News & Brews July 22, 2022

Mailing it in

With elections on the horizon, confusion—and lawsuits—surround mail voting laws. Is Act 77 unconstitutional? Is it nullified regardless of the pending state Supreme Court verdict? Will there be a new course entirely with the next governor? (Answers: we’ll get a ruling soon, some think so, and it depends.) The Inquirer takes a closer look at the status of mail-in voting and the questions that election officials statewide are asking.

How solvent should state unemployment program be?

Pennsylvania’s unemployment trust fund is currently at 0% solvency. Some lawmakers are arguing that it’s past time (the fund hasn’t been fully solvent since 1971) to update the solvency formula, saying a, “more cautious metric would better support the system and avoid more taxpayer-funded debt service on stopgap loans and bonds, but critics say it would unfairly burden already struggling business owners with heightened tax burdens,” reports Spotlight PA. Proponents argue the baseline should be set based on the the last three recession years, not the last three calendar years. But who will bear that burden? Job creators and taxpayers. Read more.

Shrinking workforce reflection of COVID policies

Pennsylvania’s labor force participation rate remains lower (61.7% versus 61.9%) than pre-pandemic levels. WESA examines some of the causes—including dramatic increases in homeschooling and elder care, the former certainly boosted by extended school closures and mask mandates. But, as the article points out, Pennsylvania’s economy hasn’t recovered nearly as fast as southern states where many Pennsylvanians are migrating. Read more.

Also happening this week

Behind closed doors

The Morning Call examines the changes surrounding the Property Tax Relief Fund that received little attention in the state budget negotiations. Legislative leaders and Gov. Wolf assured that property tax relief efforts remained and the change is “semantics,” while other legislators say they feel “duped” and that a promise was “reneged.” Read more.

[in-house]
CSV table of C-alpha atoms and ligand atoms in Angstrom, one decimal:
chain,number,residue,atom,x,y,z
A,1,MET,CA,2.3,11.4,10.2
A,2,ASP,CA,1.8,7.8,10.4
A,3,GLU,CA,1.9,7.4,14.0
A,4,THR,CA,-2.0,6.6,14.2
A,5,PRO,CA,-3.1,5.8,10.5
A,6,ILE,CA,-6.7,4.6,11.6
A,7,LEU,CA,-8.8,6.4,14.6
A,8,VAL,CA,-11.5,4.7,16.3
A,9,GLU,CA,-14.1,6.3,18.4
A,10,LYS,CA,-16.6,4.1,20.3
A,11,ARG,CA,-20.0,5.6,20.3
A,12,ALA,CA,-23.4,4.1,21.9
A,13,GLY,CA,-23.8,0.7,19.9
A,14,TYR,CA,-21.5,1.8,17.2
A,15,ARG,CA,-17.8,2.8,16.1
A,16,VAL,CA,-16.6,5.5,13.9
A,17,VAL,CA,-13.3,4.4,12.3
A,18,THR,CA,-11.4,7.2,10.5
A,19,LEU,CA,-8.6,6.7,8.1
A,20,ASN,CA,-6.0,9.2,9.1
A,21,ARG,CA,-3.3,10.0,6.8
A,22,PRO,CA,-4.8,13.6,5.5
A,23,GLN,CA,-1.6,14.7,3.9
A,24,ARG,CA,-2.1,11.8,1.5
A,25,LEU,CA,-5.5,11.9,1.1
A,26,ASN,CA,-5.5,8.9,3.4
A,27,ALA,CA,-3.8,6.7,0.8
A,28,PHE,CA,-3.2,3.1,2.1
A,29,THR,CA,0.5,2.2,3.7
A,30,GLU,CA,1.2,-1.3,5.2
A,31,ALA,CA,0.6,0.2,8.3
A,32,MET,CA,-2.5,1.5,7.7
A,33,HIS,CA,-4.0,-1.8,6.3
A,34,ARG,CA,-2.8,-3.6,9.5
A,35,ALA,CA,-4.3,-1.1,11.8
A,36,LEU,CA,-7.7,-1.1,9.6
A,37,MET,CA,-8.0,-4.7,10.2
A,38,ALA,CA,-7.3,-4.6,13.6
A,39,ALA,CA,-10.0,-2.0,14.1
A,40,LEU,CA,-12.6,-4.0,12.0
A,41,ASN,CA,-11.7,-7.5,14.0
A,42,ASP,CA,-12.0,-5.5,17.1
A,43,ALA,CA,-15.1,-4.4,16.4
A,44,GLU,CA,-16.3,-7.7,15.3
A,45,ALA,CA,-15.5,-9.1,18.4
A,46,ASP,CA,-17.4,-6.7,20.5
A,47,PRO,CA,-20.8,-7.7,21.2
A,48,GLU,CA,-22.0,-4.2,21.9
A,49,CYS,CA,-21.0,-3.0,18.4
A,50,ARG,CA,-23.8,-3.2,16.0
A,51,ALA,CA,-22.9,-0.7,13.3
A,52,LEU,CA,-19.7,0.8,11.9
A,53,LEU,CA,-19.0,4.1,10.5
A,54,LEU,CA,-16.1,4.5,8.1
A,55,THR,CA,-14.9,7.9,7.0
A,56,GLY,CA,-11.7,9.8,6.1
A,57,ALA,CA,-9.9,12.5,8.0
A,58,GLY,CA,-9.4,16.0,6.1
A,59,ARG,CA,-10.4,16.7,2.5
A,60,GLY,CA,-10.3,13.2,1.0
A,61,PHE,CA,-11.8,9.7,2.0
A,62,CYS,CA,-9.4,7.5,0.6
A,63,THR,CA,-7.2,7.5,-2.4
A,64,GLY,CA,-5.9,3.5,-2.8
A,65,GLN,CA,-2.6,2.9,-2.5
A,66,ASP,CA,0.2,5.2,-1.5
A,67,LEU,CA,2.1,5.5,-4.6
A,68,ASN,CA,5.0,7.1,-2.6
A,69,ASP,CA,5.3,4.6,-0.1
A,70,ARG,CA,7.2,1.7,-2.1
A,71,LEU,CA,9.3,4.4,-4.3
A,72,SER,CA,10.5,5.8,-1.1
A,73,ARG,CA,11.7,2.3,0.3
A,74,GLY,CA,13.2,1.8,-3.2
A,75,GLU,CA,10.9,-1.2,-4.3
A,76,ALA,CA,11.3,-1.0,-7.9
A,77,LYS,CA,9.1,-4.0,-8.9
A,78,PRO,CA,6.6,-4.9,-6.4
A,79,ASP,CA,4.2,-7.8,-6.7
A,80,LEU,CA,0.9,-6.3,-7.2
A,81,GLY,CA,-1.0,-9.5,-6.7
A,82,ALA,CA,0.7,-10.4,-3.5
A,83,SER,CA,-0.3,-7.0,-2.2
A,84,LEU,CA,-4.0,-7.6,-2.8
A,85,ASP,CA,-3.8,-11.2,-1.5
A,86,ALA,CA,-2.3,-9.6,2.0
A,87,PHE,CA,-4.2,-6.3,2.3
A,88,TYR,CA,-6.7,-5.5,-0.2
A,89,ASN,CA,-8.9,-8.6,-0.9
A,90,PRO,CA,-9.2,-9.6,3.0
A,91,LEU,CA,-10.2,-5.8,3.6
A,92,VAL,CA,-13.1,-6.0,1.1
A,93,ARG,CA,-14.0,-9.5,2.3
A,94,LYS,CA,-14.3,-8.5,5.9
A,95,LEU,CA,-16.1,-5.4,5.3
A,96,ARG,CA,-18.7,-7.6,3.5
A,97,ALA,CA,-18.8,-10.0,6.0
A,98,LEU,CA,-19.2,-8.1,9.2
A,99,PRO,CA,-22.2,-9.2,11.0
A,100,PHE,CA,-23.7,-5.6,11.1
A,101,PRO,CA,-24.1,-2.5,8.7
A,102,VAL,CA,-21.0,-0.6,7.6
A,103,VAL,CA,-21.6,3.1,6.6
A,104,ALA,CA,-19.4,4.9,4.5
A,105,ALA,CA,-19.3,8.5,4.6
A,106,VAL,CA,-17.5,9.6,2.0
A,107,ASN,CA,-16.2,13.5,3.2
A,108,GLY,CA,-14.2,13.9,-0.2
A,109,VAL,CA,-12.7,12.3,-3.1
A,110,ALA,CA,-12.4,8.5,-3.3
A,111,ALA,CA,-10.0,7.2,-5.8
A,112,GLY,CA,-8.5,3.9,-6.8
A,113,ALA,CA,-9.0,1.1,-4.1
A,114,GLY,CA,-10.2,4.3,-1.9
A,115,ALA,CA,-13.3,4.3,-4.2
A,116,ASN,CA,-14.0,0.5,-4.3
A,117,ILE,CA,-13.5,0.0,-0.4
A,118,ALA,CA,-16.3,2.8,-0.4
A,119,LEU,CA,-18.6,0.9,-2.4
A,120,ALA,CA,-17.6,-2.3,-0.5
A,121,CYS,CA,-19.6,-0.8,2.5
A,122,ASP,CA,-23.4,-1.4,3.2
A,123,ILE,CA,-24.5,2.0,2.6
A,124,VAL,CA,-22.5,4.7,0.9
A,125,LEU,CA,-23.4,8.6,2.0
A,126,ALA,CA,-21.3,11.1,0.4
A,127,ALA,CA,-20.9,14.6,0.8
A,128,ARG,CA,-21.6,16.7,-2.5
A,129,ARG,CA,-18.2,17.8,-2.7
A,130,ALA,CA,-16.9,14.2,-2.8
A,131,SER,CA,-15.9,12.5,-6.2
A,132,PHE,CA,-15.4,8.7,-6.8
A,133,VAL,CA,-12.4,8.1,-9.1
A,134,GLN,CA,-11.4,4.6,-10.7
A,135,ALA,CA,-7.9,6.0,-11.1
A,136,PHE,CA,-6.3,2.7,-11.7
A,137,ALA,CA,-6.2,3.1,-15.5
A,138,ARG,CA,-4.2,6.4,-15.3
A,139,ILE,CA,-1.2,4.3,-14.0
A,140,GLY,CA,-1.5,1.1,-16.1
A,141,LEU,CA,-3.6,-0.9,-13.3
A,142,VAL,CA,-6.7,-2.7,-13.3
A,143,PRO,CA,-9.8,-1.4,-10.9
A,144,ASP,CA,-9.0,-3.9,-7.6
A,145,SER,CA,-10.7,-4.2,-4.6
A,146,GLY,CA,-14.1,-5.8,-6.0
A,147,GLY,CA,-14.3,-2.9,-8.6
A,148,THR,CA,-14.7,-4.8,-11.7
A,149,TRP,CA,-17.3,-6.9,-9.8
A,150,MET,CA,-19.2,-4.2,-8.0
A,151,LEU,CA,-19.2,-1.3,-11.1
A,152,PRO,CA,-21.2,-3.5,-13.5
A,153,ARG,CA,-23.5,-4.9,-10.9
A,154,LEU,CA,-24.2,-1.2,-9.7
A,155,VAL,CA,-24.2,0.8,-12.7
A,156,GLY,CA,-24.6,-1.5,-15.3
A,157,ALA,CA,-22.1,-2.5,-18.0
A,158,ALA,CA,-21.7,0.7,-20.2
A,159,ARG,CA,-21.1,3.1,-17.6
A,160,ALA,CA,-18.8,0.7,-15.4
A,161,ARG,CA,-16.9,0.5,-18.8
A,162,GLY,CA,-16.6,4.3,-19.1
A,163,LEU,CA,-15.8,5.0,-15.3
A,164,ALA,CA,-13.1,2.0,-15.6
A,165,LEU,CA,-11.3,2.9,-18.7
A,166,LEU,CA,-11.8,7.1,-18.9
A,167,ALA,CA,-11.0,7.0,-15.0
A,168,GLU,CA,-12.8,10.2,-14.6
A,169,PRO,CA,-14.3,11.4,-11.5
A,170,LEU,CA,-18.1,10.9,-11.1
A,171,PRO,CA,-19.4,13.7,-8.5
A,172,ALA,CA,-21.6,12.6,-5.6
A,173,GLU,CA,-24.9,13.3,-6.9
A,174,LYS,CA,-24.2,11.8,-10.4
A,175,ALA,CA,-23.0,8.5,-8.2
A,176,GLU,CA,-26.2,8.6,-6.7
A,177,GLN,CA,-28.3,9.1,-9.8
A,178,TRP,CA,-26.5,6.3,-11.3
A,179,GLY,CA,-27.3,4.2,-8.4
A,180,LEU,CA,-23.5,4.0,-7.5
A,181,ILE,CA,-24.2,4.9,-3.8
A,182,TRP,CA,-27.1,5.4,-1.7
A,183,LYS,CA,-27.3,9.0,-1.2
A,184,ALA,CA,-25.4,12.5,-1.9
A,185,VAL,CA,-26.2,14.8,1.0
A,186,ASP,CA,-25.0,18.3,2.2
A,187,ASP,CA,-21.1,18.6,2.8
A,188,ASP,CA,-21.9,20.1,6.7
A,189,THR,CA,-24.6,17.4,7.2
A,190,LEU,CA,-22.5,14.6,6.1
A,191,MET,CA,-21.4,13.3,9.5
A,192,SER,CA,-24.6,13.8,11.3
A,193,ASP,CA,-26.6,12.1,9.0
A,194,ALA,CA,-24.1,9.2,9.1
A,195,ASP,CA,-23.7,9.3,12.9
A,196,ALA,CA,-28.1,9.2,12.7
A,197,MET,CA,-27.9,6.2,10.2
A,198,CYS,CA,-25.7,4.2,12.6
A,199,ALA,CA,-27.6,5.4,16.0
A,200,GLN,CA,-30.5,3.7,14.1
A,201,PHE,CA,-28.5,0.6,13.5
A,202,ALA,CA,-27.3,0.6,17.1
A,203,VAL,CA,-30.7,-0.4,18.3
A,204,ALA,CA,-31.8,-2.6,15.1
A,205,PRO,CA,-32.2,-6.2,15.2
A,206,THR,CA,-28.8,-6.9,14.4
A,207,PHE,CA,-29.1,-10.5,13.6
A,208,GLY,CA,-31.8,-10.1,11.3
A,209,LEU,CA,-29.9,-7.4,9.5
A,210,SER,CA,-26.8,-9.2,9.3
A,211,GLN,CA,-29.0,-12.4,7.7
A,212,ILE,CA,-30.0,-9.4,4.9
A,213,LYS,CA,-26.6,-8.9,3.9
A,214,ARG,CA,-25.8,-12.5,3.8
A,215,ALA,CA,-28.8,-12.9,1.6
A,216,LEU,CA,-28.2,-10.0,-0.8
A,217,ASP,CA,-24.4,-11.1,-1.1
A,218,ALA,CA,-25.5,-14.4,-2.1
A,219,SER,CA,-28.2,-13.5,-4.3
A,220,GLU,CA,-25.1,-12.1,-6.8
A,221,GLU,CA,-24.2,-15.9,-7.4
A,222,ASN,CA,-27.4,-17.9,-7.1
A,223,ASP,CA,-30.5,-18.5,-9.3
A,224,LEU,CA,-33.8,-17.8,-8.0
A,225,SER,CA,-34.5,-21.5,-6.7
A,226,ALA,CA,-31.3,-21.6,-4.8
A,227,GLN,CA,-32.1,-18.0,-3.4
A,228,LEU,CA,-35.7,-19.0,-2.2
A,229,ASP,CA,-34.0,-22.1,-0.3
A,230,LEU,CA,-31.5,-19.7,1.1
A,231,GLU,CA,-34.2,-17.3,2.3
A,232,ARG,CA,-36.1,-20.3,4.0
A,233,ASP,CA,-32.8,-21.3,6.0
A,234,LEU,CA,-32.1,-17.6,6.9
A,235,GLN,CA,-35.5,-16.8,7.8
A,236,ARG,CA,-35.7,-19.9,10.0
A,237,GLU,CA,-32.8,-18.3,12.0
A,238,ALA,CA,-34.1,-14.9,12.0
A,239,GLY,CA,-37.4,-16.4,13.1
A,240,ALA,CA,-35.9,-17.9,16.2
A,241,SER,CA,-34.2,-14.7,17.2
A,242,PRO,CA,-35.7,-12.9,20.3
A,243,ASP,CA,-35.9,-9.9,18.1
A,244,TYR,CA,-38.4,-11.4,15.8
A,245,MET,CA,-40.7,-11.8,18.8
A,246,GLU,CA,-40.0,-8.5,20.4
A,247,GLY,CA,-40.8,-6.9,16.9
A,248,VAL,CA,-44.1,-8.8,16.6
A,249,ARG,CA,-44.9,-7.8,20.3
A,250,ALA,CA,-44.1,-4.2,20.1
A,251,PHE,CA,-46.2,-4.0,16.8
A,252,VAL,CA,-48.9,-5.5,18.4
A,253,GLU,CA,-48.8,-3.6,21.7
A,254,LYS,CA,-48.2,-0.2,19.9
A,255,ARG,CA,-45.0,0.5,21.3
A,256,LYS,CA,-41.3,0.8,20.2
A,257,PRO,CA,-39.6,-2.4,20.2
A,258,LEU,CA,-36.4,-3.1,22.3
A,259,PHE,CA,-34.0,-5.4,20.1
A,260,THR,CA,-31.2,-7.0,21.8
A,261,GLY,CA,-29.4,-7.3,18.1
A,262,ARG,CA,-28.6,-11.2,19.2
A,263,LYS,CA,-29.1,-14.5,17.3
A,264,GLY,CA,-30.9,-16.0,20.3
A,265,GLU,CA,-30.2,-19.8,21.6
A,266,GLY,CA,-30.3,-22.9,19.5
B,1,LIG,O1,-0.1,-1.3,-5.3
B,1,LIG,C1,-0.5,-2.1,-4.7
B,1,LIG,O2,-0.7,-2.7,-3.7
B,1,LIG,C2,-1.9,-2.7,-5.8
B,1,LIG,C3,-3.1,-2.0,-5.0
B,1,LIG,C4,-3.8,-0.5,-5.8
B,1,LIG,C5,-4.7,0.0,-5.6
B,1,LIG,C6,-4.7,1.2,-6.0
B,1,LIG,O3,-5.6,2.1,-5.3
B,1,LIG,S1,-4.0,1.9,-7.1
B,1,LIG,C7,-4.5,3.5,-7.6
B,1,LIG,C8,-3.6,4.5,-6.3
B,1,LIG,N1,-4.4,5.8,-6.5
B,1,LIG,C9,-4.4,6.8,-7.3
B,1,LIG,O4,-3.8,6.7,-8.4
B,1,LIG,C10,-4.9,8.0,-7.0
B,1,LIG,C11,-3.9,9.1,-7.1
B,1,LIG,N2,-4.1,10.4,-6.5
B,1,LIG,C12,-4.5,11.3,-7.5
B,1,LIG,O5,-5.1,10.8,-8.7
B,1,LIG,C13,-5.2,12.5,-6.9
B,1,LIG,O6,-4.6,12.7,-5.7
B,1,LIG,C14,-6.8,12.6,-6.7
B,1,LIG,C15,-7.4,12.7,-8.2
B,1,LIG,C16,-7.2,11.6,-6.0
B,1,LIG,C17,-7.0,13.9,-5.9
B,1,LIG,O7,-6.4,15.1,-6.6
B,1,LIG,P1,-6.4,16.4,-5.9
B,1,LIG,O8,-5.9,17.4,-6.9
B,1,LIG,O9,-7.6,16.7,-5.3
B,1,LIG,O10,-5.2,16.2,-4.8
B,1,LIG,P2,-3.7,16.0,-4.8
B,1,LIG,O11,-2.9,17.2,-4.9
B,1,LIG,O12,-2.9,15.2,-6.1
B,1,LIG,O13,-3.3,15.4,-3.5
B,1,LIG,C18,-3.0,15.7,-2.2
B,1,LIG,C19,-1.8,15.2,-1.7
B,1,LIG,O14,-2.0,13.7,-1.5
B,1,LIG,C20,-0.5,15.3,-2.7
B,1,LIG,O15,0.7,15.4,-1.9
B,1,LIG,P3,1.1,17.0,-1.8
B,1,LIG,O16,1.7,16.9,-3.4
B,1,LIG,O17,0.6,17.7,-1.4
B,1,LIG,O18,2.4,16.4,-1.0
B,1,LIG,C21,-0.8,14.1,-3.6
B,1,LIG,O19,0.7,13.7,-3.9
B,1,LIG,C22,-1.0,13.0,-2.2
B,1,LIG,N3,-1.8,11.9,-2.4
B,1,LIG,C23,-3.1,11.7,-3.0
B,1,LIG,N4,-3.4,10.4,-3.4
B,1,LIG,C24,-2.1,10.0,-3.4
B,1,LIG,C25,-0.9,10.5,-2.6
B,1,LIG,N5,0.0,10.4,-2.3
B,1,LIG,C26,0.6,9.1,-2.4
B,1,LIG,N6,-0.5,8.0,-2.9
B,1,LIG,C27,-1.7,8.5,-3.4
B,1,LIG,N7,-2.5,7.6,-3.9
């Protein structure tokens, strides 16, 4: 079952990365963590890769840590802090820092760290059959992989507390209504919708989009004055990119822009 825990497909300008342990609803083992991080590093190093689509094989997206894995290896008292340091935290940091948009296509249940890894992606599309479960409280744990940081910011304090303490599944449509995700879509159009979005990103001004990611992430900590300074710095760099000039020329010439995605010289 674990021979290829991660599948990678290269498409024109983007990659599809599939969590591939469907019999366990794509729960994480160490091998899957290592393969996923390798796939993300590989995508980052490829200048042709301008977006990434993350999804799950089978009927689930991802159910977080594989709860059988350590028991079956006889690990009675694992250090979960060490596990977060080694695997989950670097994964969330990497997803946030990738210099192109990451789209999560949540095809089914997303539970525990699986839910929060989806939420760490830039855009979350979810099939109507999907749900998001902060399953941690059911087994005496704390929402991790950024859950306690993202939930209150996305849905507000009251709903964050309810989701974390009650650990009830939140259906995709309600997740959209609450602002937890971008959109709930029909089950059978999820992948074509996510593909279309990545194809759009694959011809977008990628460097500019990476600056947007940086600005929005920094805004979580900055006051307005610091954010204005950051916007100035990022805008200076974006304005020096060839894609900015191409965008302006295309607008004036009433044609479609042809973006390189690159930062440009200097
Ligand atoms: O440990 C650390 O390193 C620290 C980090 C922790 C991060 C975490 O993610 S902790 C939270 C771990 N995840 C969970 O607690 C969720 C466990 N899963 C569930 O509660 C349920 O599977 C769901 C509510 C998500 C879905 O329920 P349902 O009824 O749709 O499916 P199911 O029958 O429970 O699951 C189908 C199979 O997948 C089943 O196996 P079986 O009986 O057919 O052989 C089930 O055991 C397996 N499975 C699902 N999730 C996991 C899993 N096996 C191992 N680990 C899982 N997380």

Grove calls on Wolf to work out election reform

Pa. State Rep. Seth Grove, head of the House State Government Committee, released his third report on the problems facing Pennsylvania’s election system, many which have garnered national attention. From PennLive: “The fixes that his caucus has in mind were initially included in House Bill 1300 that passed both legislative chambers last June. It included such provisions as ones allowing early in-person voting, making it easier for disabled people to vote, and giving counties what they most want – more time before Election Day to begin preparing mail-in ballots for counting to ensure timelier election results.” Gov. Wolf vetoed HB 1300. Rep. Grove called on Gov. Wolf to meet with him to work out these issues. “Instead of having nice things, we have chaos,” Grove said. Read more in City & State.

Making the switch
Republicans have the lead over Democrats when it comes to voters changing party registration nationwide and in Pennsylvania. PennLive reports on a national analysis showing more than 1 million voters in 43 states switched their voter registration to Republican. And using data from the Pa. Dept. of State, they report that “In Pennsylvania in 2022, more than 35,000 people officially switched their political allegiance from Democrat to Republican as of July 11. This is more than three times the number of people who switched their voter registration from Republican to Democrat.”

State constitutional amendments to watch

With a governor who loves a veto, legislators have taken to the (rightfully) long and painstaking process of passing constitutional amendments, like the landmark amendment passed last year that limits the emergency power of the executive office. PennLive has a rundown of the constitutional amendments in process, including those that: require voter identification, allow gubernatorial candidates to choose their running mates, enable the state auditor general to conduct regular election audits, and moreRead more.

Last Week in Wolf: Executive order, veto pen

Similar to Democratic governors in other states, Gov. Wolf signed an executive order related to non-Pennsylvanians seeking abortions in Pennsylvania after the Supreme Court’s overturning of Roe v. Wade. PennLive reports, “Wolf said in a statement that he would refuse a request from any other state to arrest or detain any out-of-state resident who had traveled to Pennsylvania to seek an abortion, as well as anyone providing or assisting with it.” (For a thorough read on where things stand with Pa. abortion laws and legislation, check out this piece in the Inquirer.) But lest you think Wolf traded in his veto pen in favor of executive orders, last week Gov. Wolf vetoed bipartisan legislation that would have prevented municipalities from banning natural gas hookups in building codes. Apparently, Gov. Wolf is in favor of local decision-making in regards to climate change mandates, and federal decision-making in regards to expanding abortion access.


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